A minister in Boston, that city of cultured bones, told us in the ministers's meeting, as he discussed the workings of his settlement house, that his workers were not expected to speak of God or Christ. Some of the children had brutal drunkards for fathers, and, if you spoke to them of the fatherhood of God, they would think of God as like their beastly fathers. So you must go down and live with your families among these people and teach them what a true loving father is. Then you can teach them the fatherhood of God and they will understand it. When the speaker was asked if Christ who said, "He that hath seen me hath seen the Father," did not reveal the fatherhood of God better than any earthly father could, and whether, therefore, the preaching of Christ to children with brutal parents would not at once reveal to them what loving fatherhood meant? he seemed puzzled for a reply. What could he say except that he had set aside God's process of revealing His fatherhood and had put in its place a little scheme of his own? His scheme would require years to work and then prove a failure. In the meantime, children are dying without a knowledge of God, while others are growing up as heathen in their relation to God. One day of teaching Christ to these children of the slum will do more to reveal to them the meaning of the fatherhood of God than a decade of looking at the life of any man who lives and shows his faults as well as his virtues in their midst.
What every dry bone of the valley needs, first of all, is a touch of the breath of God. Knowledge of Greek, Latin, French, German, music, mathematics and science leaves spiritual dry bones just as they were. It is the lack of the knowledge of God that makes them dry, and nothing but the knowledge of God can restore them to life.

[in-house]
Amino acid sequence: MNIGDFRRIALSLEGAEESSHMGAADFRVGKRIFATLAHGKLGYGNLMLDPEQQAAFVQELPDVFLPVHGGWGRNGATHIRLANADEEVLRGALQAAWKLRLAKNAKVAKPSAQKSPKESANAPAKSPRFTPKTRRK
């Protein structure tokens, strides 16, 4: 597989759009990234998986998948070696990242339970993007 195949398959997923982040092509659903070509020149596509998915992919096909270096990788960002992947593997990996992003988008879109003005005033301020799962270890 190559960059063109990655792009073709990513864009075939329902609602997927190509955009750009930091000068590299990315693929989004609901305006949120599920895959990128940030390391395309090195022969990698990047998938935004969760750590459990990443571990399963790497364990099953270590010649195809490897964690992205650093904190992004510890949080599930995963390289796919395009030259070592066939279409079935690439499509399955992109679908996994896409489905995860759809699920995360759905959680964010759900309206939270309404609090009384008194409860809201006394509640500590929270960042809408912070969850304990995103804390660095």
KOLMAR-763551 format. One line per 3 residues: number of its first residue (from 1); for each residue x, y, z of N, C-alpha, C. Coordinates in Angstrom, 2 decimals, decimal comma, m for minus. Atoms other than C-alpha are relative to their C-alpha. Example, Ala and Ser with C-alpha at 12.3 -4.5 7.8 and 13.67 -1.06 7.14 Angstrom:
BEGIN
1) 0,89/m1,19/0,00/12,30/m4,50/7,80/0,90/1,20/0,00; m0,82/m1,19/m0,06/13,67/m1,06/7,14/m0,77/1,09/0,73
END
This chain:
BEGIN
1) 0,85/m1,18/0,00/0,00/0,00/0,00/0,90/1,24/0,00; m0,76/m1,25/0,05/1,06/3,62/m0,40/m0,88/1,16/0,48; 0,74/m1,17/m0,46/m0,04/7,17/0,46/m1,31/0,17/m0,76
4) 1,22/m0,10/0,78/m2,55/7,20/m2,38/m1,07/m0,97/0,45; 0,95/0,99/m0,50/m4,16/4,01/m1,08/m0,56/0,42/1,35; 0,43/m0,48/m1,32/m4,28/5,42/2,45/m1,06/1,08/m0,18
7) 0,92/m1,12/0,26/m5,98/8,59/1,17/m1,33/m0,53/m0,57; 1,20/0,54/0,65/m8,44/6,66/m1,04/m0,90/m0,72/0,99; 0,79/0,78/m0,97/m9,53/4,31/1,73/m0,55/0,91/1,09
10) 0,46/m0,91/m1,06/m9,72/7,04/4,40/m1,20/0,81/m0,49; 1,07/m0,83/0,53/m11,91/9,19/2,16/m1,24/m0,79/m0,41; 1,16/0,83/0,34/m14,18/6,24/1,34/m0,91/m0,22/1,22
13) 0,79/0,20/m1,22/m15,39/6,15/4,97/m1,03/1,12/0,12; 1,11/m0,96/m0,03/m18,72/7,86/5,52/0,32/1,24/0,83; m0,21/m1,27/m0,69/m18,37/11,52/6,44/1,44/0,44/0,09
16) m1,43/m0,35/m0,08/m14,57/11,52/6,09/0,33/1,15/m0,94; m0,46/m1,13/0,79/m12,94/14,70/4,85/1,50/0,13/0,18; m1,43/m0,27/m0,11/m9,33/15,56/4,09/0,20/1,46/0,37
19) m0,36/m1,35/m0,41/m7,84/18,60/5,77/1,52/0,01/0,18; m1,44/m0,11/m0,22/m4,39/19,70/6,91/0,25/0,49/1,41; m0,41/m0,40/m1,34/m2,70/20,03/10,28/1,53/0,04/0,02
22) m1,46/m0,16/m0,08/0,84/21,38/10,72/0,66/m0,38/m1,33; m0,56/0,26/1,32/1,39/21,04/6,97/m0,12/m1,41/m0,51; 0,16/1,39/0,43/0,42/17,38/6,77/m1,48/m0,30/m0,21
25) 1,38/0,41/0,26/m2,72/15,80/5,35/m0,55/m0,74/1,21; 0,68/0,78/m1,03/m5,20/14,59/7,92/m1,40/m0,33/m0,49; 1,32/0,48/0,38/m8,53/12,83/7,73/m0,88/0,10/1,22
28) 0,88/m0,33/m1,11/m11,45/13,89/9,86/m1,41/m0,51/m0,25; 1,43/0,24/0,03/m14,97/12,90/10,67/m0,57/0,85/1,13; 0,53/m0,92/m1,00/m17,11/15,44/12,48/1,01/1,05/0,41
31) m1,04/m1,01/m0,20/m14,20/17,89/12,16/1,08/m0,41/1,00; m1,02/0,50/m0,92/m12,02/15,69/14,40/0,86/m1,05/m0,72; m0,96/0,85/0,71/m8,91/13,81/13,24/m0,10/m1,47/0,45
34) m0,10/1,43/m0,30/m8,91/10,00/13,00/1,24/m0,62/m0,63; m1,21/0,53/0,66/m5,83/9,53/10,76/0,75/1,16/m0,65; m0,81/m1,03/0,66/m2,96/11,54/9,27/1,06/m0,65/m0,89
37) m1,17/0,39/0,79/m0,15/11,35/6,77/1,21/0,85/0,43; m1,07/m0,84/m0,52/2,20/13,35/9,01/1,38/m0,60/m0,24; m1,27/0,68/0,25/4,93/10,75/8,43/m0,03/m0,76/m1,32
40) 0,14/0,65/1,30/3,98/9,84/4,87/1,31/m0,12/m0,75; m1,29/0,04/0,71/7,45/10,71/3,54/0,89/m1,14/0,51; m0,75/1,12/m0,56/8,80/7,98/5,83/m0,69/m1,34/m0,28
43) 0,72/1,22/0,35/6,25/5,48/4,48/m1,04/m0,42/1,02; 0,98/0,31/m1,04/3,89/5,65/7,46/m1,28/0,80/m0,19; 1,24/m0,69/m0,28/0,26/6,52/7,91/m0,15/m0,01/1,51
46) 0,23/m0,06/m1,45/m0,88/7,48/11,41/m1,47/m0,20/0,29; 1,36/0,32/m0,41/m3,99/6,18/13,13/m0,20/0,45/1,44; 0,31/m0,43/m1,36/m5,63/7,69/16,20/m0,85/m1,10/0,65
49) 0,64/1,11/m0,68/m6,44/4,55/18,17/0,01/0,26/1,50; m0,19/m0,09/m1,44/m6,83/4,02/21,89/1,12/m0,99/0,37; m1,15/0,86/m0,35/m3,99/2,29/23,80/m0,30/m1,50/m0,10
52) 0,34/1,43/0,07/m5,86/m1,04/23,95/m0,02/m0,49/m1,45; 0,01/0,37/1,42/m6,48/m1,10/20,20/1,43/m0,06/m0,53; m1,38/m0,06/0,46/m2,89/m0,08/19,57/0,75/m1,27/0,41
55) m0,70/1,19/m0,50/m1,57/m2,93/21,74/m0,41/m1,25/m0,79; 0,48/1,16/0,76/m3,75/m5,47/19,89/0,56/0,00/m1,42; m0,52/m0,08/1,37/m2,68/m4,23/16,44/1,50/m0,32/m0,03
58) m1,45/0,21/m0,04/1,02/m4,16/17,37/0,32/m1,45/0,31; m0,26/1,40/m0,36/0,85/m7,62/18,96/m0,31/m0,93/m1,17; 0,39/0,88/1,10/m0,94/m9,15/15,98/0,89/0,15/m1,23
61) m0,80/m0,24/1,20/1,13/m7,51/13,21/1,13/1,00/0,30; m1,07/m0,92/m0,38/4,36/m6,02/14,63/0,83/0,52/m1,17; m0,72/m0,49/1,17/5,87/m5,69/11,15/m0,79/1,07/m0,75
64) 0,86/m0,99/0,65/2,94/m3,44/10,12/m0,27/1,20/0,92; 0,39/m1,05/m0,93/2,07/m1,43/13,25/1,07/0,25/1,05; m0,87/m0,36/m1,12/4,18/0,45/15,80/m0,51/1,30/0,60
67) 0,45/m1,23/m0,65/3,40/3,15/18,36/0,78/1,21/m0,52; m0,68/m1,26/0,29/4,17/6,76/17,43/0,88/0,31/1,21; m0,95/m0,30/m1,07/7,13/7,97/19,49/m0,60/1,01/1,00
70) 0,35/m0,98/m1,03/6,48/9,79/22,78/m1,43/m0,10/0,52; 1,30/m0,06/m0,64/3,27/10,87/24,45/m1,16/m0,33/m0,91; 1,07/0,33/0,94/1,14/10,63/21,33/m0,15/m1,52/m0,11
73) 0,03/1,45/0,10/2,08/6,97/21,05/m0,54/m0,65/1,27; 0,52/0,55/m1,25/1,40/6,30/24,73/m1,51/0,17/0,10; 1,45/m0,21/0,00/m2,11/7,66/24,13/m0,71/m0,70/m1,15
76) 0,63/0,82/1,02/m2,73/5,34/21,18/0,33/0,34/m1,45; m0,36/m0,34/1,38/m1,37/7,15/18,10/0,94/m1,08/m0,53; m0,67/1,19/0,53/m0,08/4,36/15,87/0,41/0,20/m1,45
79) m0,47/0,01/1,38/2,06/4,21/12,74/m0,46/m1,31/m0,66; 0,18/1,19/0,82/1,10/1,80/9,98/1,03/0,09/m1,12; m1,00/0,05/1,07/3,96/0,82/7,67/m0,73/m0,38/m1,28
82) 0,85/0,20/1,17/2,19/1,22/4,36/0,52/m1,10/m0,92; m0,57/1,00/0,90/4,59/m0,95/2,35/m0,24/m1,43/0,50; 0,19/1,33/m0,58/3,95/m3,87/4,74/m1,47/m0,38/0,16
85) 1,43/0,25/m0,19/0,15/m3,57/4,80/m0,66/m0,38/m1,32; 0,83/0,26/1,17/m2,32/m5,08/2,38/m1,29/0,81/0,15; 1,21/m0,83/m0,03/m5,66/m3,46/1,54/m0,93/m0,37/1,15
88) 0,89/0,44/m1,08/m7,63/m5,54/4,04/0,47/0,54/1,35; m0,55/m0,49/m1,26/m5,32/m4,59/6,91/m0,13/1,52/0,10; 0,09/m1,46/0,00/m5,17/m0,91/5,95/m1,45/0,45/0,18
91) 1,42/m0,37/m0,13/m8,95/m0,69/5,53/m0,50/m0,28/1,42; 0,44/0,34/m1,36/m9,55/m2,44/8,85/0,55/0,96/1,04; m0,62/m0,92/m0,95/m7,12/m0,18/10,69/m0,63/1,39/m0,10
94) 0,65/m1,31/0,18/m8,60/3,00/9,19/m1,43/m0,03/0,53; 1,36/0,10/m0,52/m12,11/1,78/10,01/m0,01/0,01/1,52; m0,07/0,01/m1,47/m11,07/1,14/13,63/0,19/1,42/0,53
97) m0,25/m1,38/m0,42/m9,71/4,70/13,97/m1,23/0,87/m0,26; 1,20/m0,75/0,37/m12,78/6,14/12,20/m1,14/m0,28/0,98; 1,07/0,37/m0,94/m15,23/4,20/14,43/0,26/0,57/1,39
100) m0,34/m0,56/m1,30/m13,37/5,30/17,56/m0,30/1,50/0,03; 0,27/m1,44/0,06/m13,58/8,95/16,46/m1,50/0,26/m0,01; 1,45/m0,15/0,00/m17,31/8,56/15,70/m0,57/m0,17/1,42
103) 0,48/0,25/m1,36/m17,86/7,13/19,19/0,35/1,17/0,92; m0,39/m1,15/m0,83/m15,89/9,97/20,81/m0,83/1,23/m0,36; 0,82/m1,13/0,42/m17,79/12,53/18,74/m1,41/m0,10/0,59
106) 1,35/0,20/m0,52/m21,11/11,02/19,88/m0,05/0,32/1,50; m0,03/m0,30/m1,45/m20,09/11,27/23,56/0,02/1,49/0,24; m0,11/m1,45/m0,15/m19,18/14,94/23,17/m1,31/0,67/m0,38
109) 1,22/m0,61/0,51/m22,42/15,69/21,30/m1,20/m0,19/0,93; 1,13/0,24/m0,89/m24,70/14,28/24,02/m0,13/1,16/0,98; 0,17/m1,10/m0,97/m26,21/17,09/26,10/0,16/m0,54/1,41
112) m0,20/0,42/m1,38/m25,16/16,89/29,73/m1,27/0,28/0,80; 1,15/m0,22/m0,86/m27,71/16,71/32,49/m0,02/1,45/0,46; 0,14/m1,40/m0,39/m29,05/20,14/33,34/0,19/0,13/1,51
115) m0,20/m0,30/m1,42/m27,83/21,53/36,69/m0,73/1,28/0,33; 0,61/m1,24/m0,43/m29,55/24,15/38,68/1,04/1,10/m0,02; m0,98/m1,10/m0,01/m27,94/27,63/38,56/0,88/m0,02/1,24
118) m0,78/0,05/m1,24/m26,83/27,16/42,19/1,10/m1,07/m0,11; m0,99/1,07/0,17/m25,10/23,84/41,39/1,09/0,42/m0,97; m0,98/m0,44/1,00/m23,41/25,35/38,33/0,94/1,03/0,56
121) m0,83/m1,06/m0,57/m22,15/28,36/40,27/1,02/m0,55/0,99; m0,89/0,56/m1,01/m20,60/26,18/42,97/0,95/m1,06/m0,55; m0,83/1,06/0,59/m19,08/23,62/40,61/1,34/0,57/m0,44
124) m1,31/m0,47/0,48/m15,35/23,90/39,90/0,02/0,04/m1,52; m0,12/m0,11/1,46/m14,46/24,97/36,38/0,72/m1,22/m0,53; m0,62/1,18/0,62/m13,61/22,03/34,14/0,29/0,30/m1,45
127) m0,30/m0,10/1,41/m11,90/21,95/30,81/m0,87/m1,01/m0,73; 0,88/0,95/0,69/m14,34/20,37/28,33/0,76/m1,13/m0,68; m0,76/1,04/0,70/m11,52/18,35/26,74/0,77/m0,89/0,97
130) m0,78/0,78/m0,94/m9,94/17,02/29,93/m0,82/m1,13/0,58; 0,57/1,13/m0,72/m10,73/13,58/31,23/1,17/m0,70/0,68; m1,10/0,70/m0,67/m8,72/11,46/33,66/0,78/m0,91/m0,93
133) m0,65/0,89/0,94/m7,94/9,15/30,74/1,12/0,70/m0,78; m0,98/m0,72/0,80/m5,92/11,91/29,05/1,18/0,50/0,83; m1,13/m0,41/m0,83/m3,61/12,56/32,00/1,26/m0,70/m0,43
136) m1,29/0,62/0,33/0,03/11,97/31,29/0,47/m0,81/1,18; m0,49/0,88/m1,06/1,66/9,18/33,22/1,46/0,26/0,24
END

The Purpose of the Vision
"Ye shall know that I am the Lord." Twice this purpose is given. "Israel herself shall know that I am the Lord, when they shall see that I have raised the valley of scattered bones into an army of living men." There "stood up upon their feet an exceeding great army." Not a great mob like the bones in confusion, but an organized army. An army carries with it the idea of organization, obedience to orders and leadership under a general. The scattered dry bones of Israel shall become again a living national organism, and the effect of this transformation shall be to make other nations acknowledge the Lord.
The best books now extant on the evidences of Christianity are "the living epistles known and read of all men," who were once moral and spiritual dry bones, but who are now alive and battling in the army of Christ. When in Boston, a young man asked me for a book that would confirm his faith. I told him to go to the men's meeting on Sunday afternoon and listen for half an hour to the testimony of those who had been drunkards and criminals and are now sober, honest, happy husbands and fathers, with the joy of heaven in their faces and the music of heaven in their voices. One live Lazarus is worth forty sermons on the resurrection. Let not the number nor the dryness of the bones appall us. With the vision of God before us and the touch of God upon us, let us speak to them the Word of God while we trust the God of omnipotent power to give them life, and we shall not be disappointed.